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To be or not to be, struggling to know themselves

In this week’s episode we got to know Ernesto’s story. Between two names, he chose to call himself Ernesto. Between two identities, he chose Ernesto. Or maybe not, maybe he wouldn’t be the Ernesto he is today without some of the idea of ​​William.

Ernesto grew up in Chihuahua, Mexico, to a Mexican family who raised him as one of them. His biological mother is Dylcia Pagan, one of the former Puerto Rican political prisoners imprisoned in 1980. His biological father is William Morales. Both were accused of being linked to the Armed Forces of National Liberation (FALN).

FALN was a clandestine organization that believed in armed struggle as a means to achieve independence for Puerto Rico. The organization was active during the 1970s and early 1980s. “There was a lot of anticolonial activity, organizations were formed, both public and clandestine, to fight against colonialism. It was after the Vietnam War, and there was a fervent anti-war movement,” said the Puerto Rican political prisoners’ lawyer, Jan Susler.

In April of 1980 a group of 11 people were arrested near Chicago, including Dylcia Pagan, Ernesto’s mother. They were charged with seditious conspiracy, or plotting to overthrow the government by force, an offense usually used against opponents of the government. Susler, a member of the human rights law firm People’s Law Office, emphasized that “the US government has used sedition charges to repress the Puerto Rican independence movement on three occasions: in 1930 and 1950 against the Nationalist Party, and in the 1980s against the Armed Forces of National Liberation. “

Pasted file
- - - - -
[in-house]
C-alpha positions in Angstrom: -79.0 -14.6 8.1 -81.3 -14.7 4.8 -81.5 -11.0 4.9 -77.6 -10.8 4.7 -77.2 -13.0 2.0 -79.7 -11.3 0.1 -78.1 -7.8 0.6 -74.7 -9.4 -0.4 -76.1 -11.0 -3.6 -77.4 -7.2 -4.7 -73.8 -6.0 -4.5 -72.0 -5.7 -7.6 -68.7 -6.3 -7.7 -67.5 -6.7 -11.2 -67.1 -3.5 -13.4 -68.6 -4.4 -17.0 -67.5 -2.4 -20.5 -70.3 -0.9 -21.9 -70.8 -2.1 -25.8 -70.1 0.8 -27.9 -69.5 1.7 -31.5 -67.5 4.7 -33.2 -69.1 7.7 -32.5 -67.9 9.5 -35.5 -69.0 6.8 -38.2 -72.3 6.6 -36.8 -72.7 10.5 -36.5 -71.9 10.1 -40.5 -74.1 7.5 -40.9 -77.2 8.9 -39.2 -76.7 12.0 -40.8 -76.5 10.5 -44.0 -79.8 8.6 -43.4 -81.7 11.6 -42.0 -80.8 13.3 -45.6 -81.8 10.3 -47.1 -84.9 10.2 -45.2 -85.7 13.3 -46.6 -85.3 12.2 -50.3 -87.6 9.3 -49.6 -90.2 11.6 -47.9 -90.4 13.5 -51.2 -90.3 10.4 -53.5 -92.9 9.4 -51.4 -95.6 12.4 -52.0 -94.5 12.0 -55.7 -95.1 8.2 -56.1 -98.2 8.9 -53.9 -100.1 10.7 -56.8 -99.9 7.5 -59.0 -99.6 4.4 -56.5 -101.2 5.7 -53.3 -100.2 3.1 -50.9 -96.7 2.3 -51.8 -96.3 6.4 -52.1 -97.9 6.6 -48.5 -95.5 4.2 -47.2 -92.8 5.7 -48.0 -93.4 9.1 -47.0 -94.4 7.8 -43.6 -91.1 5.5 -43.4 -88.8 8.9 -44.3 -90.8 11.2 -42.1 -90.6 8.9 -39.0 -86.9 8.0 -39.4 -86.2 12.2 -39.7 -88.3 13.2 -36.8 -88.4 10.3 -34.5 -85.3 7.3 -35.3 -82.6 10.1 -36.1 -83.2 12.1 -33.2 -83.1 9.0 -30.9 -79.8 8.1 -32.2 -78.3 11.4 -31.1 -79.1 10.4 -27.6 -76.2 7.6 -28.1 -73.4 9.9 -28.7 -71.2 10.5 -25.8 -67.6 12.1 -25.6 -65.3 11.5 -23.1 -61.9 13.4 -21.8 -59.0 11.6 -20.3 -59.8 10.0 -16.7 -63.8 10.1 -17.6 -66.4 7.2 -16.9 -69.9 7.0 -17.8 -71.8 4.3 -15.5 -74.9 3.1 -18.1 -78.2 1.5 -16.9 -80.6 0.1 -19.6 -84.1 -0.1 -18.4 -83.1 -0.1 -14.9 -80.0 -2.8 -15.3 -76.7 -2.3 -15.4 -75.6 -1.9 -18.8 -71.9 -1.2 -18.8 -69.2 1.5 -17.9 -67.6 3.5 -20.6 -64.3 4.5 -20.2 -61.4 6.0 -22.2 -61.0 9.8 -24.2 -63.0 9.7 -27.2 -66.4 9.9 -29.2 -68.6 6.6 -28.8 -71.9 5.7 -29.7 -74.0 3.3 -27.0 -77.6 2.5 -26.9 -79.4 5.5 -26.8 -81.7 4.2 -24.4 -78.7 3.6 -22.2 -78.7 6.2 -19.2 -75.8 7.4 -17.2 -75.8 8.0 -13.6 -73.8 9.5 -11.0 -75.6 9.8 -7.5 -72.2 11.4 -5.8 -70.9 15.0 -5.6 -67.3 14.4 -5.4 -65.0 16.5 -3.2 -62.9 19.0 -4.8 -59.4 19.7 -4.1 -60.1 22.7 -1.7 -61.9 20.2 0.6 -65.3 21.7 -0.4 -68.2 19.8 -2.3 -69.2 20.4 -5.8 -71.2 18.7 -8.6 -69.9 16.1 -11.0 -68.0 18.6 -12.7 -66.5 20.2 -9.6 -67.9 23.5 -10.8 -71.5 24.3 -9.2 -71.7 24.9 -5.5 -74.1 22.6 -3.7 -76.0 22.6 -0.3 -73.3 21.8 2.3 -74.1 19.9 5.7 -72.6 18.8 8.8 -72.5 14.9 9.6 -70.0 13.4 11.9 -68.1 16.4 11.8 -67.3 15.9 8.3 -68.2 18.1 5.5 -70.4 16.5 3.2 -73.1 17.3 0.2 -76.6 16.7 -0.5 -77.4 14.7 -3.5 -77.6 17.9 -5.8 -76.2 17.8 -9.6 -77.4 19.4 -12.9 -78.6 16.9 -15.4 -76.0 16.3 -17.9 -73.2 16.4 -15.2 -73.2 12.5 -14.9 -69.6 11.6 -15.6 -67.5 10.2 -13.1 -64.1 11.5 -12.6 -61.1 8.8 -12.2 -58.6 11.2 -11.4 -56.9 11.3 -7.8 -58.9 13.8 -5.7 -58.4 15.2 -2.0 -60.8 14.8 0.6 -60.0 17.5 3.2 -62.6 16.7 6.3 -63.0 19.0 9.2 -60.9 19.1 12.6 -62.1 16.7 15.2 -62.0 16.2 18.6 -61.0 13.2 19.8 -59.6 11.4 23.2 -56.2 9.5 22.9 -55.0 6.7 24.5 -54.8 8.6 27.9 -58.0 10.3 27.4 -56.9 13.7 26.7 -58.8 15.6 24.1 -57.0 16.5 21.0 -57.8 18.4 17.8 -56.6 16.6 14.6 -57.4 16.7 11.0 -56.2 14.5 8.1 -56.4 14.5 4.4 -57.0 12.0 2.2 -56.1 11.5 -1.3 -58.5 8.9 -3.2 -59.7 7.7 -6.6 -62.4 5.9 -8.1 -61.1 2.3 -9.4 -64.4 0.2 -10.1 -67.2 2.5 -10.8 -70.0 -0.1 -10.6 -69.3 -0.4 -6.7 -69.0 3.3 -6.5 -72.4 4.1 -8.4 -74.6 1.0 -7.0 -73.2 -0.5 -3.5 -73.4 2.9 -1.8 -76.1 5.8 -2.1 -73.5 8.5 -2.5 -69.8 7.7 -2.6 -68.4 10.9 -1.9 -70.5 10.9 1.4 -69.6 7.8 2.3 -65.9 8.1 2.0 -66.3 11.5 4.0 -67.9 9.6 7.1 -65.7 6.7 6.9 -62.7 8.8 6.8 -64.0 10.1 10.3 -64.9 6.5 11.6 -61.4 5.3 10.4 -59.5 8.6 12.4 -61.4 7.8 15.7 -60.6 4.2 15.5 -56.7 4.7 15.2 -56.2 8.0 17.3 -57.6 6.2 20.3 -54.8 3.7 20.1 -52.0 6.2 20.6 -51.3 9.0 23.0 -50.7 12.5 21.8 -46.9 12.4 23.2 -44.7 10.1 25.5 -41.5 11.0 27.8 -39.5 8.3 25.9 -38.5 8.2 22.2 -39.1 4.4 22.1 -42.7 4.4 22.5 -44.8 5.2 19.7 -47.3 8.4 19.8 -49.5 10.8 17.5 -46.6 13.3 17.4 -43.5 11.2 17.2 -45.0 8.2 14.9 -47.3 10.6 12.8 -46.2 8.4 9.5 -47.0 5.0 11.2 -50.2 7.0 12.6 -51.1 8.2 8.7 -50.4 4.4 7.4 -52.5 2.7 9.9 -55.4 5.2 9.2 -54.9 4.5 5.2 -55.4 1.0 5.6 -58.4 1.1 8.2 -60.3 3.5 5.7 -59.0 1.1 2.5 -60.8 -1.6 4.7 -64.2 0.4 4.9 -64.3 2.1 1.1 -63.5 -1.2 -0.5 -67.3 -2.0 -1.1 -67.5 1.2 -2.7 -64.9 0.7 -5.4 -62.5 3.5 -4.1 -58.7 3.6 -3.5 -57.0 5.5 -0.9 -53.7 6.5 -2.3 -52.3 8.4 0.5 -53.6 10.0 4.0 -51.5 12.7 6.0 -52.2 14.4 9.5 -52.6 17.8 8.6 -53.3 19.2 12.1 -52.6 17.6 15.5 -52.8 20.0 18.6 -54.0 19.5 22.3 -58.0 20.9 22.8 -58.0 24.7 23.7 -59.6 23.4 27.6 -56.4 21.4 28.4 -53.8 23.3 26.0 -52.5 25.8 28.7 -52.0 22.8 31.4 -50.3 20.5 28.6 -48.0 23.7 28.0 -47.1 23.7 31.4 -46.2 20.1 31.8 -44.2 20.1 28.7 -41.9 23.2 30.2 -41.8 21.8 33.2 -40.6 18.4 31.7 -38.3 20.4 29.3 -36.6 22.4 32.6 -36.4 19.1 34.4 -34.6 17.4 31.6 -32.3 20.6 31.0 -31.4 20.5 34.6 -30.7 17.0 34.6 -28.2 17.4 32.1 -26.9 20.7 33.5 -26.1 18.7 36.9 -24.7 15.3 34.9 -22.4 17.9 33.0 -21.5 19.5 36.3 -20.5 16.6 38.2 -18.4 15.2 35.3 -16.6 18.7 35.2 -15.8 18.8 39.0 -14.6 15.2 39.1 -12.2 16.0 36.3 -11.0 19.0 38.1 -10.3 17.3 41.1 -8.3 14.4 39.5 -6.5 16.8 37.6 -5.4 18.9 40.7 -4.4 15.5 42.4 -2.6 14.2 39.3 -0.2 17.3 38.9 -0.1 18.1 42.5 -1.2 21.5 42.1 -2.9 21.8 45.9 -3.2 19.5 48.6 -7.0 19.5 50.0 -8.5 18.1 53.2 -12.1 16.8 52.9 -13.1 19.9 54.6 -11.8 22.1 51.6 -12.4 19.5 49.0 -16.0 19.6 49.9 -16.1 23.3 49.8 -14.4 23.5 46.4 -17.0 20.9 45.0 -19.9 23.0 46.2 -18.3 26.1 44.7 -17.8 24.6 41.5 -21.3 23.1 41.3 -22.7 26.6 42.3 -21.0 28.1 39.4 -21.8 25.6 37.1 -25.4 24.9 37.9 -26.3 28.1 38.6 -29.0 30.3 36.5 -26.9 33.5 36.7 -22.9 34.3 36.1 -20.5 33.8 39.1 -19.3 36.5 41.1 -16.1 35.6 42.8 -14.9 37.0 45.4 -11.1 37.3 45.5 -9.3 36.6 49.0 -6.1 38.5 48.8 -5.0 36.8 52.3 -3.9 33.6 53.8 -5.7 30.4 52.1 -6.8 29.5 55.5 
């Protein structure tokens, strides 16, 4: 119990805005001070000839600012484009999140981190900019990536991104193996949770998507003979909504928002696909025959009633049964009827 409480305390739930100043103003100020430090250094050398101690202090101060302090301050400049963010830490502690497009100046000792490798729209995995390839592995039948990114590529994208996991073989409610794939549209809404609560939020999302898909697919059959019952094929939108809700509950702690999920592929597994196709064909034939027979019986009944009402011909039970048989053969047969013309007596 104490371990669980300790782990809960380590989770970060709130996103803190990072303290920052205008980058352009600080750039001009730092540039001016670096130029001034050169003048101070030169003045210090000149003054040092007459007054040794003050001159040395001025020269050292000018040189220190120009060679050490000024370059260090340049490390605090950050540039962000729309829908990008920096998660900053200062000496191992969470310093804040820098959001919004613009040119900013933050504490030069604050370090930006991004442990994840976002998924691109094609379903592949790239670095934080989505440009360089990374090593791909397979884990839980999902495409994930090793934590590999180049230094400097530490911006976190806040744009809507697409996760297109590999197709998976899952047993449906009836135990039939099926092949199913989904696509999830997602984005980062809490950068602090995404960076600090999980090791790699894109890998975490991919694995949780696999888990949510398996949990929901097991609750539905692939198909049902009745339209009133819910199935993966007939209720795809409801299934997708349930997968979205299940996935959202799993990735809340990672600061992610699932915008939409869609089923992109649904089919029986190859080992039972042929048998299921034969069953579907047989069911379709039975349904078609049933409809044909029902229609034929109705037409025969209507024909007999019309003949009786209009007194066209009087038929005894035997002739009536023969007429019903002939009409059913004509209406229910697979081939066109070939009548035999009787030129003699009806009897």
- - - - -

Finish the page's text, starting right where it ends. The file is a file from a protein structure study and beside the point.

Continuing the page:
Most of the FALN members were born and raised in the United States, from Puerto Rican families. This organization was active mostly in New York and Chicago. Susler stressed that FALN “took responsibility for what many call armed propaganda, i.e., blowing up buildings that were generally targeted because of their relation to the colonial domination of Puerto Rico, government buildings and banks. They did it at night, calling ahead to give warning so that people could clear the building and no one got hurt. The purpose was not to claim lives, it was to call attention of the colonial case. The Algerian People had a similar strategy. There was an Algerian clandestine army that acted in France because they felt that was the best way to reach the French people. “

In 1999 Bill Clinton granted a presidential pardon to most of the Puerto Rican political prisoners who remained in prison at that time. From this group only one remains imprisoned, Oscar Lopez Rivera, who has spent 34 years behind bars. Oscar Lopez Rivera, like Dylcia, was accused of seditious conspiracy. About a decade ago the campaign for his release began to transcend ideological or partisan lines, and it has become a leading political cause in parts of Puerto Rico and Puerto Rican communities in the United States.

To listen to the Ernesto’s story click here.

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